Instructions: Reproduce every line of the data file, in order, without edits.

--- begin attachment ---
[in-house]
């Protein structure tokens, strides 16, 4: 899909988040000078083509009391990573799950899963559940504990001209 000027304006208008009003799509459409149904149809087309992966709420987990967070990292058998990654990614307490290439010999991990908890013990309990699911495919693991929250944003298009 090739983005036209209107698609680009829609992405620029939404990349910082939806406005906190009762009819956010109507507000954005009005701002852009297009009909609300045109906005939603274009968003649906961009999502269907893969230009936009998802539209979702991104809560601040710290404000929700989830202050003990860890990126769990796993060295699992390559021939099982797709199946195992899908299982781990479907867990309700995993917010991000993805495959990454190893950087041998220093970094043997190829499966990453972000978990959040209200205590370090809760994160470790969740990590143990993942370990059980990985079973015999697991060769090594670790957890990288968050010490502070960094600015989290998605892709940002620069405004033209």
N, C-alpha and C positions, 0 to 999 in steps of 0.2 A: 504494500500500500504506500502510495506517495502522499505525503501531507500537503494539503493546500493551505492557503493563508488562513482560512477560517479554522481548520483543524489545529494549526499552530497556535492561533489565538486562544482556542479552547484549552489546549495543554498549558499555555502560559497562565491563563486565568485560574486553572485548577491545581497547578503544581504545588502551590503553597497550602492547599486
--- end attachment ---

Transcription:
[in-house]
């Protein structure tokens, strides 16, 4: 899909988040000078083509009391990573799950899963559940504990001209 000027304006208008009003799509459409149904149809087309992966709420987990967070990292058998990654990614307490290439010999991990908890013990309990699911495919693991929250944003298009 090739983005036209209107698609680009829609992405620029939404990349910082939806406005906190009762009819956010109507507000954005009005701002852009297009009909609300045109906005939603274009968003649906961009999502269907893969230009936009998802539209979702991104809560601040710290404000929700989830202050003990860890990126769990796993060295699992390559021939099982797709199946195992899908299982781990479907867990309700995993917010991000993805495959990454190893950087041998220093970094043997190829499966990453972000978990959040209200205590370090809760994160470790969740990590143990993942370990059980990985079973015999697991060769090594670790957890990288968050010490502070960094600015989290998605892709940002620069405004033209």
N, C-alpha and C positions, 0 to 999 in steps of 0.2 A: 504494500500500500504506500502510495506517495502522499505525503501531507500537503494539503493546500493551505492557503493563508488562513482560512477560517479554522481548520483543524489545529494549526499552530497556535492561533489565538486562544482556542479552547484549552489546549495543554498549558499555555502560559497562565491563563486565568485560574486553572485548577491545581497547578503544581504545588502551590503553597497550602492547599486